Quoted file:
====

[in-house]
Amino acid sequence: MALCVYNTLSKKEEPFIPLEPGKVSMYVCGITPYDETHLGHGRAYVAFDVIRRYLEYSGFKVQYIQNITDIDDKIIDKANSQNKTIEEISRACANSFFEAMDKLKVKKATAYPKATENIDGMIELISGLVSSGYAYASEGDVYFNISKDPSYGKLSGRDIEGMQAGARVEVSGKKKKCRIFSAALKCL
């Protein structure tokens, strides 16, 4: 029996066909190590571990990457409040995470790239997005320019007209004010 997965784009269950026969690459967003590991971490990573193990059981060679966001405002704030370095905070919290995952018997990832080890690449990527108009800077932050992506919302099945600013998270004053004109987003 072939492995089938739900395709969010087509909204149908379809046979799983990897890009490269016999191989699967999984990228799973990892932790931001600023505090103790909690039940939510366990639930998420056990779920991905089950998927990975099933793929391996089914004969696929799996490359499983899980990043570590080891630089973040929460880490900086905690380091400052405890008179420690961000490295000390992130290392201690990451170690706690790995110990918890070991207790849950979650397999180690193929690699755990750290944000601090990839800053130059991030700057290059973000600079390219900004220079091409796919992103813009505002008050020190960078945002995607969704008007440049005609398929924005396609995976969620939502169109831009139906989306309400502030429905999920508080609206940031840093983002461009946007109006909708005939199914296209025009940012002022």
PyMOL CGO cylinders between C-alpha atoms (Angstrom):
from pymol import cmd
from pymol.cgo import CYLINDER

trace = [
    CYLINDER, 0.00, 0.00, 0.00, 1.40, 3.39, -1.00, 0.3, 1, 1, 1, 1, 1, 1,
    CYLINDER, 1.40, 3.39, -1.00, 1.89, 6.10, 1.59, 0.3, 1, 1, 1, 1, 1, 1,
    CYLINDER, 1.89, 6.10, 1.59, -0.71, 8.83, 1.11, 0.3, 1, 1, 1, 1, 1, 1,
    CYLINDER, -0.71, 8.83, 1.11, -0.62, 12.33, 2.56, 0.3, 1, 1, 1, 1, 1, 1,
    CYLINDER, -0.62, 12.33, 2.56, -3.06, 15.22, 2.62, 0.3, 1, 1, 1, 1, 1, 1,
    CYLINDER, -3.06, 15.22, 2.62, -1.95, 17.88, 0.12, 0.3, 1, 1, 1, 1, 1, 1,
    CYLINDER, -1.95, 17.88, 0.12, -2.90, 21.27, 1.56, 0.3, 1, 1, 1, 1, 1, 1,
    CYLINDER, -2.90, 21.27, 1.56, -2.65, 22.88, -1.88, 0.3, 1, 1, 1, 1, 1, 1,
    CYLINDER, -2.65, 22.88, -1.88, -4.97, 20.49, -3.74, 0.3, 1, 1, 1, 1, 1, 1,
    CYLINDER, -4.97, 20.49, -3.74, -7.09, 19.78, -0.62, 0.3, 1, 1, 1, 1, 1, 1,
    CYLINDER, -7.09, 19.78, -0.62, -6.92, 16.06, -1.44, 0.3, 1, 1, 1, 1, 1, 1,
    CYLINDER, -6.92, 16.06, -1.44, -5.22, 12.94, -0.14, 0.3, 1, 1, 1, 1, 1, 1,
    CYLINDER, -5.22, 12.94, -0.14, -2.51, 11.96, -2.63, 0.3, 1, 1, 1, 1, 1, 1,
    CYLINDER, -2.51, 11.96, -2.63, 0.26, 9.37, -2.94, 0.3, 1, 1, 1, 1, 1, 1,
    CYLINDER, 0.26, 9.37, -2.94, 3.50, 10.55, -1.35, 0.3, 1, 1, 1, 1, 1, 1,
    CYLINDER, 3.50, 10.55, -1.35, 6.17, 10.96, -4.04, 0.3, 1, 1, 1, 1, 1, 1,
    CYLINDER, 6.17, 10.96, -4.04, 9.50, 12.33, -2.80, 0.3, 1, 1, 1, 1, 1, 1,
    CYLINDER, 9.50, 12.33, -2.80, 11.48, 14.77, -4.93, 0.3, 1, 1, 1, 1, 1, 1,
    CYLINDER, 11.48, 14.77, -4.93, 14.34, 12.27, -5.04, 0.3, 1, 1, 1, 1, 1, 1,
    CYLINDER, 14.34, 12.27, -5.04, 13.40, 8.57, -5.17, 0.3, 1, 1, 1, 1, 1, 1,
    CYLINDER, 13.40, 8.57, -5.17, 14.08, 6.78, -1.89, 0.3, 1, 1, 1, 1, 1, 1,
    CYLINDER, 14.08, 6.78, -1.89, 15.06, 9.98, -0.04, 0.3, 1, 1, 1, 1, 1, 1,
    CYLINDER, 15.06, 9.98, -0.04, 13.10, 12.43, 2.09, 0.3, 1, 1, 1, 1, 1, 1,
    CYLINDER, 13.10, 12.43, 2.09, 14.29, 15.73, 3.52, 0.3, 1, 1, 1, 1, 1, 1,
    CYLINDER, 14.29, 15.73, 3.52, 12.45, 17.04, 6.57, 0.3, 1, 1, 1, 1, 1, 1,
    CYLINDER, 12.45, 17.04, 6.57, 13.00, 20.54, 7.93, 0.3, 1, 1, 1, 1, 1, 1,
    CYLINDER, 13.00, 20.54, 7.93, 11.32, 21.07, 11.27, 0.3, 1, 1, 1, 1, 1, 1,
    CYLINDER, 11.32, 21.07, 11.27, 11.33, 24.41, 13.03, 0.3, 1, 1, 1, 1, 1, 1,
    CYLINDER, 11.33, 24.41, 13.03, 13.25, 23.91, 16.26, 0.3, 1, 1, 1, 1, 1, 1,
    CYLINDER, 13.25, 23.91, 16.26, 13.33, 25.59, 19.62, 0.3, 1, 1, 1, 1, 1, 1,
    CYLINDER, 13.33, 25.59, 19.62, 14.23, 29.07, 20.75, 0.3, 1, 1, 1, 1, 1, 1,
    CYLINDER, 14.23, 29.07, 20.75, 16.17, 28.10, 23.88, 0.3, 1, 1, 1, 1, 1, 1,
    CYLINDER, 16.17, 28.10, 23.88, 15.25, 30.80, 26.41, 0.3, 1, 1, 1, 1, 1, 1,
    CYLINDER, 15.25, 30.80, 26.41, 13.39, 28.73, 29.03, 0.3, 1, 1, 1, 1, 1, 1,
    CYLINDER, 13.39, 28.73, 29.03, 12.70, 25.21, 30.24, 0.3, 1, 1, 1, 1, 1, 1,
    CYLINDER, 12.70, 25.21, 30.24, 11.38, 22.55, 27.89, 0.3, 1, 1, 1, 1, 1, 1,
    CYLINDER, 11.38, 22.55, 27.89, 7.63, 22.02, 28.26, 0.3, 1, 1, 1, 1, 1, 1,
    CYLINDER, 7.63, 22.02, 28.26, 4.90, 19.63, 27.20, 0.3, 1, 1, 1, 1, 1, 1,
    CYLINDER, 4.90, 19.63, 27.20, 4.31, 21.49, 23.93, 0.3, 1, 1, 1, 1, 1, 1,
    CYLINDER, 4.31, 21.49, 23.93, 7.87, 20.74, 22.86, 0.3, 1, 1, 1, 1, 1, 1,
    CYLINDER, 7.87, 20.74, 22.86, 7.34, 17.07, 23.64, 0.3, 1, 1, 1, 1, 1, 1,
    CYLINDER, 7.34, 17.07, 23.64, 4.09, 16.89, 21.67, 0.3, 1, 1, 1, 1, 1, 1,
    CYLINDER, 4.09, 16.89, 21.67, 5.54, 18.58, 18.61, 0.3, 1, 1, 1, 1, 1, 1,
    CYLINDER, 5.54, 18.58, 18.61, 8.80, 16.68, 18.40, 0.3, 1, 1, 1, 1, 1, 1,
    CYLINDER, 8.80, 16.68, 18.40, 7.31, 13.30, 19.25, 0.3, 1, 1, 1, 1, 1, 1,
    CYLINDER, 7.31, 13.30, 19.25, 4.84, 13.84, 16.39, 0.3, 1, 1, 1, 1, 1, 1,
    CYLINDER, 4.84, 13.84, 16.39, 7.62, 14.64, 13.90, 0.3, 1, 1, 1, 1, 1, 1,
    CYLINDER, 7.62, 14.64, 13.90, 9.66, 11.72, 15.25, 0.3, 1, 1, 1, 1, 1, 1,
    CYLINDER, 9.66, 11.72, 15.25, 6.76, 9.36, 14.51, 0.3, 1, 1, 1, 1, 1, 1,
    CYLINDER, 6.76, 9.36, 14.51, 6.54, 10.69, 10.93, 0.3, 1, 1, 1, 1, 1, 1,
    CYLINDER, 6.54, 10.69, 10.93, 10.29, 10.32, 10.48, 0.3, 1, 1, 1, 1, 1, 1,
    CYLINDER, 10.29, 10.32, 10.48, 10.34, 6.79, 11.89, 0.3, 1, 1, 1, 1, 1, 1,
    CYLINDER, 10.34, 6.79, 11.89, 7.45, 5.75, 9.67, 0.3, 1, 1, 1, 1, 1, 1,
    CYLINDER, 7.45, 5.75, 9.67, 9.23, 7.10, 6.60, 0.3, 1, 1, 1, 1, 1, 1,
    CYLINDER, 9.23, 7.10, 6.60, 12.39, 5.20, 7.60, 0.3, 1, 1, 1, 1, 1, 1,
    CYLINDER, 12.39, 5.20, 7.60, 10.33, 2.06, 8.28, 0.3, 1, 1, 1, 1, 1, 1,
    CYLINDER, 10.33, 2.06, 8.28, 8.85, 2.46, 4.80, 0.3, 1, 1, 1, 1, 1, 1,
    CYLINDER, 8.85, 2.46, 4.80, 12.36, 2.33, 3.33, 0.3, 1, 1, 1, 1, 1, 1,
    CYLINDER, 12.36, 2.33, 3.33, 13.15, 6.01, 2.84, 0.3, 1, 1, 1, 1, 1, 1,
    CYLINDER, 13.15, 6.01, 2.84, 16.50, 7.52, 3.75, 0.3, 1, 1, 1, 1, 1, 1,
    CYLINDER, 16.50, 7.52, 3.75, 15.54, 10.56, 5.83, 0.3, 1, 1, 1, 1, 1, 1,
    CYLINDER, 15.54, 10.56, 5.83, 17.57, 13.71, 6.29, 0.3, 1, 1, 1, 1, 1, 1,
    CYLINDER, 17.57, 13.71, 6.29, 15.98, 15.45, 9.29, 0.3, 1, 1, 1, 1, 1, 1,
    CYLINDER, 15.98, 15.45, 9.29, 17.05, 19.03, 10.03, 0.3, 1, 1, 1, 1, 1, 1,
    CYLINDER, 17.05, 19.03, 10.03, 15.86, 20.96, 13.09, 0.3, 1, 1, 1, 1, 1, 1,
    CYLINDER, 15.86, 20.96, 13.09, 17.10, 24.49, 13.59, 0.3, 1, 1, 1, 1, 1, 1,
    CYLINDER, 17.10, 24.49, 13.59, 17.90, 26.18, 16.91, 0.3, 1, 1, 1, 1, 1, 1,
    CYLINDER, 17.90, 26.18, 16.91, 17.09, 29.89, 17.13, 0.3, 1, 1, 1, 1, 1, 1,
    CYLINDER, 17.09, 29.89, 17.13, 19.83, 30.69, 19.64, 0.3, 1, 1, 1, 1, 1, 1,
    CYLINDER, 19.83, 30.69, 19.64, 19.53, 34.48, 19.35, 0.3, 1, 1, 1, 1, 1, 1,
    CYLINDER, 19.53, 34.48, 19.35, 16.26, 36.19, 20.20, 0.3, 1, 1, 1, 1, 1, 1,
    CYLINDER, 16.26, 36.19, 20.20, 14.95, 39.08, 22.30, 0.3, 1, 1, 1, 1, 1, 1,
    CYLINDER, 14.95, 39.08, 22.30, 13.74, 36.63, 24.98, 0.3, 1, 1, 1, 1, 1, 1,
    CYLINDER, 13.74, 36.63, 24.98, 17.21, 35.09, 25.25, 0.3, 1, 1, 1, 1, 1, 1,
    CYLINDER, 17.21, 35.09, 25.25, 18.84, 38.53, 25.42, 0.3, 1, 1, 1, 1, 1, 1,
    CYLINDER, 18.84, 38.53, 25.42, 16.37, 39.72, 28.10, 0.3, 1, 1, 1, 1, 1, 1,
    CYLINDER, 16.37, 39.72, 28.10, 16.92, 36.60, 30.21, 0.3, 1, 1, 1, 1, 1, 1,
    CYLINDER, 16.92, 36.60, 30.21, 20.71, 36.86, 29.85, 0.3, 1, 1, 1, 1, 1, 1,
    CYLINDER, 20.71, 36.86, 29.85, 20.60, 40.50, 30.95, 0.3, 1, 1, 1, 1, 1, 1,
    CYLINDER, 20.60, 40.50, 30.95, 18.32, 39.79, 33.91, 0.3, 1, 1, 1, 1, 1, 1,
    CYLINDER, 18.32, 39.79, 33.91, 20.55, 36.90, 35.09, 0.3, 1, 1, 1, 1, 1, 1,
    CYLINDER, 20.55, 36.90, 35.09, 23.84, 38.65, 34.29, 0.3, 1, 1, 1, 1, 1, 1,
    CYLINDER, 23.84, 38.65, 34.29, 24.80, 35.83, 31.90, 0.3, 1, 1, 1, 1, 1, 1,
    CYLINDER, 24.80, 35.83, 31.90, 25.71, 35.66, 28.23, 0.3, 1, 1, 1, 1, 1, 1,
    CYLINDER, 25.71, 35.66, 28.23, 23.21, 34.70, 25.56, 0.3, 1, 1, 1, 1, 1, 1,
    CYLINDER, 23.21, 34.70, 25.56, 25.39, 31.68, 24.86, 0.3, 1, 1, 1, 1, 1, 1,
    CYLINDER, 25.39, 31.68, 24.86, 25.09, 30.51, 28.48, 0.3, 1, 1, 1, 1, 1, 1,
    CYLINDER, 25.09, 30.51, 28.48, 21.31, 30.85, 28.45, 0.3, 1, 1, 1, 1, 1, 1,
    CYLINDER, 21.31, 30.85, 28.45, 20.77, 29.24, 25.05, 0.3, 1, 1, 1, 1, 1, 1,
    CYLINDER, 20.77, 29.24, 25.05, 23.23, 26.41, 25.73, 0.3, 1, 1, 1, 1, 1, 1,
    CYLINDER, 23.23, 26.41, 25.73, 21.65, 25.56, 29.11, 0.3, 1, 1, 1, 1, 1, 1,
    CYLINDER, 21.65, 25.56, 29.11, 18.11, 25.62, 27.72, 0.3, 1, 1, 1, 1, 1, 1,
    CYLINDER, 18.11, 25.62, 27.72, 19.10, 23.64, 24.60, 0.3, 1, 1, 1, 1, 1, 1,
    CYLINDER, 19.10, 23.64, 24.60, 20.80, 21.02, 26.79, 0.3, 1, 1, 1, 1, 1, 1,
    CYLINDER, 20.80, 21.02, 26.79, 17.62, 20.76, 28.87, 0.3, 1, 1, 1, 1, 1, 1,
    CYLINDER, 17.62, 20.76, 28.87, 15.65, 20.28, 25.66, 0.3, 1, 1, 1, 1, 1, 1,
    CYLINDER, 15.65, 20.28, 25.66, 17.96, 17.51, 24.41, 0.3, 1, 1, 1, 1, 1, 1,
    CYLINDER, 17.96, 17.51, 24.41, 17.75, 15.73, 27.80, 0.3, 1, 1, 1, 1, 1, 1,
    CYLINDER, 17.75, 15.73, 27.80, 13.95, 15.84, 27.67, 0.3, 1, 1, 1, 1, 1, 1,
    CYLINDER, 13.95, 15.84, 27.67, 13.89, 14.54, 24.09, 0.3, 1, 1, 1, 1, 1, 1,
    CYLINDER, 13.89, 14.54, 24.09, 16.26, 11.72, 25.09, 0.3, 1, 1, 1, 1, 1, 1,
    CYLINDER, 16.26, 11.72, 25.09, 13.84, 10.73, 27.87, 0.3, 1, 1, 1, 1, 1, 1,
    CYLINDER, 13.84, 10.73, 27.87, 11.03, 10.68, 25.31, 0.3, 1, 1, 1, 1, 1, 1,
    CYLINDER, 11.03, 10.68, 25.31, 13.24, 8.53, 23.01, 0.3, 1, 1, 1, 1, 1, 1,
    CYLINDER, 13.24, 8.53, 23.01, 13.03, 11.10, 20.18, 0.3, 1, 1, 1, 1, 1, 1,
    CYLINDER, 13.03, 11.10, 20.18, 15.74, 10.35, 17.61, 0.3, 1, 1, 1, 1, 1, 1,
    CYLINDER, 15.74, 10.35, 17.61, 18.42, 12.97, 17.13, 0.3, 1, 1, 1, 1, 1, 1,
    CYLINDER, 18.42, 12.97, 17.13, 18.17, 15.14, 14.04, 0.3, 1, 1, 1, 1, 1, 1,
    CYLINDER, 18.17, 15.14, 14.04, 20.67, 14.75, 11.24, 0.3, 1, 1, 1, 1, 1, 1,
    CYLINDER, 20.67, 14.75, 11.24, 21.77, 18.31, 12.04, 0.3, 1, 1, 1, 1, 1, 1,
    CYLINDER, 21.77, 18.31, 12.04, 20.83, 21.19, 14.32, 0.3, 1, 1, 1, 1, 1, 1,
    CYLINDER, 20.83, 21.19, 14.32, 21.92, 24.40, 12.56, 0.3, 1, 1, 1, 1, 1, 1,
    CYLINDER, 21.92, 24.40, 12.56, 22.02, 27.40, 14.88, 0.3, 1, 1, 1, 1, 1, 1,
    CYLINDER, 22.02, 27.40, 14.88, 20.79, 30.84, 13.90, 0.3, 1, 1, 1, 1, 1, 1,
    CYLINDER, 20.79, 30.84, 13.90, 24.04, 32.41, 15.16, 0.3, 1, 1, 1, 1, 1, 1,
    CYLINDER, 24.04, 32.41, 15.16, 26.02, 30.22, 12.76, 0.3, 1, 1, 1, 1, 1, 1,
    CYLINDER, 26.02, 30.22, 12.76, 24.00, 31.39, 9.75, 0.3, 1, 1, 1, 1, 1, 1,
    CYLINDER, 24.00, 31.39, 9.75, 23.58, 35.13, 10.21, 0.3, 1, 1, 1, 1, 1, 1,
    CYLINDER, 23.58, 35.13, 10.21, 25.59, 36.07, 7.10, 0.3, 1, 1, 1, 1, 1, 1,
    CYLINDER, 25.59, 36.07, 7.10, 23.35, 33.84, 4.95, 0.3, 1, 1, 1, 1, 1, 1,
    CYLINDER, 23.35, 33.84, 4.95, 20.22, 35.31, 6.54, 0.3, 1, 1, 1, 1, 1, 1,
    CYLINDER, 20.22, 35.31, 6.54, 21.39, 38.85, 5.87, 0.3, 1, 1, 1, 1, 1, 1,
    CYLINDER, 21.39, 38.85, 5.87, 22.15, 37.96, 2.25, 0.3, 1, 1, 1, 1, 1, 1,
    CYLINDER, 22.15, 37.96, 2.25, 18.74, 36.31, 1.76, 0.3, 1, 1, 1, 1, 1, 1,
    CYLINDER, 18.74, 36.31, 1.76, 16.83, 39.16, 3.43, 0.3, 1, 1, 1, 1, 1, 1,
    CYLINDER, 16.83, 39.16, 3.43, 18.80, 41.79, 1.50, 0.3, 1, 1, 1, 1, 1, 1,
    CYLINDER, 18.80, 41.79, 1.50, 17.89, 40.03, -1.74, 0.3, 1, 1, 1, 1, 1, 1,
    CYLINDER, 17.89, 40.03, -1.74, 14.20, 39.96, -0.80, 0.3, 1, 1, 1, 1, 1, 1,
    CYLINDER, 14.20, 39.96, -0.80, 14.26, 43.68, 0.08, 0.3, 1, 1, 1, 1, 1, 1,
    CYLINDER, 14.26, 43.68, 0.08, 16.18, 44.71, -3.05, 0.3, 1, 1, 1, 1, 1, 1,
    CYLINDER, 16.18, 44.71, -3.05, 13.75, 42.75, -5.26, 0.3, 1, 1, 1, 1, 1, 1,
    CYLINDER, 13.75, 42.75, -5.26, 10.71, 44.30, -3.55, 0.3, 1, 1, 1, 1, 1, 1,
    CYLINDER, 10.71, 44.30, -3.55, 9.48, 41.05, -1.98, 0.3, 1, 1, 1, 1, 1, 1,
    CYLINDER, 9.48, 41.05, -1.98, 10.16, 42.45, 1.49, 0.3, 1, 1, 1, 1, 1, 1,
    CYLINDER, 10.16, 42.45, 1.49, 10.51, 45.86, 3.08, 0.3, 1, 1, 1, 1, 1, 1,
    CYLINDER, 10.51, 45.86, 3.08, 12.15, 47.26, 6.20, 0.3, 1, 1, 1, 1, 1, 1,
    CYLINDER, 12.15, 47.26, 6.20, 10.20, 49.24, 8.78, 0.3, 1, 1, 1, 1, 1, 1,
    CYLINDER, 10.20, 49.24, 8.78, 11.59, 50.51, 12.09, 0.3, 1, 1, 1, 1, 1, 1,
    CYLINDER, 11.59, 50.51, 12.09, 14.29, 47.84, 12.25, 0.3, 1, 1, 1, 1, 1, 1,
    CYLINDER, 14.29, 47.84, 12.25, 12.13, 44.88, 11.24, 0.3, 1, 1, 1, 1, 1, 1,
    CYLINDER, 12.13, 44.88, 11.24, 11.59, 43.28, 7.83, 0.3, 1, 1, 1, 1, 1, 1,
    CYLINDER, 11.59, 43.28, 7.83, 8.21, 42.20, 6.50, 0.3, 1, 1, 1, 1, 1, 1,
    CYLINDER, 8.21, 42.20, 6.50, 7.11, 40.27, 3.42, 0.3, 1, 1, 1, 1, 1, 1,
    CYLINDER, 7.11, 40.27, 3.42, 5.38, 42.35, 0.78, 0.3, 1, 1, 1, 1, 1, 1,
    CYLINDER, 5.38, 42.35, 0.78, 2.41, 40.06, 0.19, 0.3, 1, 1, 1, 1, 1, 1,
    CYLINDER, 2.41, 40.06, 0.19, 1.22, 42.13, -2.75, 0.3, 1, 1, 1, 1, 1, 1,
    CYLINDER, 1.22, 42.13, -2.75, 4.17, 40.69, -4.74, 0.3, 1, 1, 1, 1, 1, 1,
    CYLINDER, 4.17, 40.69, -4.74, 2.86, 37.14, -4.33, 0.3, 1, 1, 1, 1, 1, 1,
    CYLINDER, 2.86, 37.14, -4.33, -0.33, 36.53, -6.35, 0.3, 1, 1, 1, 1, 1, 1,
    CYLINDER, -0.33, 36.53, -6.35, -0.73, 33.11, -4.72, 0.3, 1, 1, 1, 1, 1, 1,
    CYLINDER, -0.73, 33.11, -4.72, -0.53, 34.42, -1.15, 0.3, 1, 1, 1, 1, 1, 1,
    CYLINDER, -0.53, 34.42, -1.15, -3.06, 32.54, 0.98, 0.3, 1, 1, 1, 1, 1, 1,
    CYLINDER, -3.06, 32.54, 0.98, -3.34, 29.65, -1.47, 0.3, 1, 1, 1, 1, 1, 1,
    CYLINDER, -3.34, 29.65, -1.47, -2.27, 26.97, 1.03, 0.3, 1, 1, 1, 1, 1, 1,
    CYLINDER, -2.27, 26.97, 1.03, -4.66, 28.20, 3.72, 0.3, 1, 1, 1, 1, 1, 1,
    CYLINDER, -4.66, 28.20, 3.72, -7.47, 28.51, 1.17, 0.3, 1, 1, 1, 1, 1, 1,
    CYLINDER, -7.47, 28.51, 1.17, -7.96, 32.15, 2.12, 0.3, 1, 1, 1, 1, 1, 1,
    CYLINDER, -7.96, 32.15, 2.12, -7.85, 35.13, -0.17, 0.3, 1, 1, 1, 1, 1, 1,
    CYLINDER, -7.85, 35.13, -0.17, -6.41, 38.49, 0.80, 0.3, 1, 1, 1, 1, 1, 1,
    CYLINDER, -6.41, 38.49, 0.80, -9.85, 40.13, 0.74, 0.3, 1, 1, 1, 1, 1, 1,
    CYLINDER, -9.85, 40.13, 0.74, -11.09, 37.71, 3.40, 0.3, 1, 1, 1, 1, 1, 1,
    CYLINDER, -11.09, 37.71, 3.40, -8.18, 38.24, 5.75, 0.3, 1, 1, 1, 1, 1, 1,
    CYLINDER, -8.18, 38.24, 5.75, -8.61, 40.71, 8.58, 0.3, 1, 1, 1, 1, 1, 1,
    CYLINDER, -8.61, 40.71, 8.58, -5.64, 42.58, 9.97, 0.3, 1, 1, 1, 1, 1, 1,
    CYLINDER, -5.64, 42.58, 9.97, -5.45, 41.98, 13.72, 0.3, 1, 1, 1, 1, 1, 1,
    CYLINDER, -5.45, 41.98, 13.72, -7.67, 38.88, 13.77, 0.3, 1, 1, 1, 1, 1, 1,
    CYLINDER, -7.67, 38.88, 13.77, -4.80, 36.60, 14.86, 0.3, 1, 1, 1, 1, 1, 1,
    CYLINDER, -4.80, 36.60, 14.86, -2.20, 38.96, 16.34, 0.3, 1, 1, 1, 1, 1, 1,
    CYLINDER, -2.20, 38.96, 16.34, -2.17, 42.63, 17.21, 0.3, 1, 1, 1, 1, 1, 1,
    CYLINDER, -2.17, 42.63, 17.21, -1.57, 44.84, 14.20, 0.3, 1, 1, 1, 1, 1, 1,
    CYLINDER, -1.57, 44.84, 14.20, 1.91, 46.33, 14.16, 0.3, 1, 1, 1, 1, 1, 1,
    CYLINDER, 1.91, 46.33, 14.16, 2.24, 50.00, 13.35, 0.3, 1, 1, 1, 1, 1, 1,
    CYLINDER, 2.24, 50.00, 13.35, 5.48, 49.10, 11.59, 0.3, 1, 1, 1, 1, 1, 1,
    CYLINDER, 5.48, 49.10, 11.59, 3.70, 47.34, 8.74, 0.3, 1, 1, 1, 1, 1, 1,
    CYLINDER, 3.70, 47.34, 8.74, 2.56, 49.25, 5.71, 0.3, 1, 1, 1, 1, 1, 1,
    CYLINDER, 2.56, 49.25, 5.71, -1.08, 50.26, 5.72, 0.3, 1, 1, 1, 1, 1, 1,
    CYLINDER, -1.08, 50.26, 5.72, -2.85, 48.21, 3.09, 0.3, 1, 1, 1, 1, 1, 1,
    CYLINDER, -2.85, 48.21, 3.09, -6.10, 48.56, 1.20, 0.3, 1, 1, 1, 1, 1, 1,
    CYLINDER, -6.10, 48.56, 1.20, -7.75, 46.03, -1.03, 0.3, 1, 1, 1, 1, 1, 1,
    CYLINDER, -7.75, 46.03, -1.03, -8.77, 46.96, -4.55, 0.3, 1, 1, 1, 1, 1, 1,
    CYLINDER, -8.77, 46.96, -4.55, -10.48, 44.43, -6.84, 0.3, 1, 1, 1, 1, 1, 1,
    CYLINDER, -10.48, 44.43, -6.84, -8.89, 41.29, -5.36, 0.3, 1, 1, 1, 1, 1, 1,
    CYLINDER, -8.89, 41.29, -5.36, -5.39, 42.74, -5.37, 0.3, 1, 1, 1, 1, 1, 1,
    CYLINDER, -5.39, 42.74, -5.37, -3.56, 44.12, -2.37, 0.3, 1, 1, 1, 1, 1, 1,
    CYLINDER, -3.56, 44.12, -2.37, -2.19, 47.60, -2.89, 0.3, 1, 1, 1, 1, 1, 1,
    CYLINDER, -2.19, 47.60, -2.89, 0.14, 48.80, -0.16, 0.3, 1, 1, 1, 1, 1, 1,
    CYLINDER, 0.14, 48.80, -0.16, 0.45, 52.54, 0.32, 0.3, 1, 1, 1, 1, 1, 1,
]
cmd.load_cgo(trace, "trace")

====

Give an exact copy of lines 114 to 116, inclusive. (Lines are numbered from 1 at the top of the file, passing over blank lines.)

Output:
    CYLINDER, 15.74, 10.35, 17.61, 18.42, 12.97, 17.13, 0.3, 1, 1, 1, 1, 1, 1,
    CYLINDER, 18.42, 12.97, 17.13, 18.17, 15.14, 14.04, 0.3, 1, 1, 1, 1, 1, 1,
    CYLINDER, 18.17, 15.14, 14.04, 20.67, 14.75, 11.24, 0.3, 1, 1, 1, 1, 1, 1,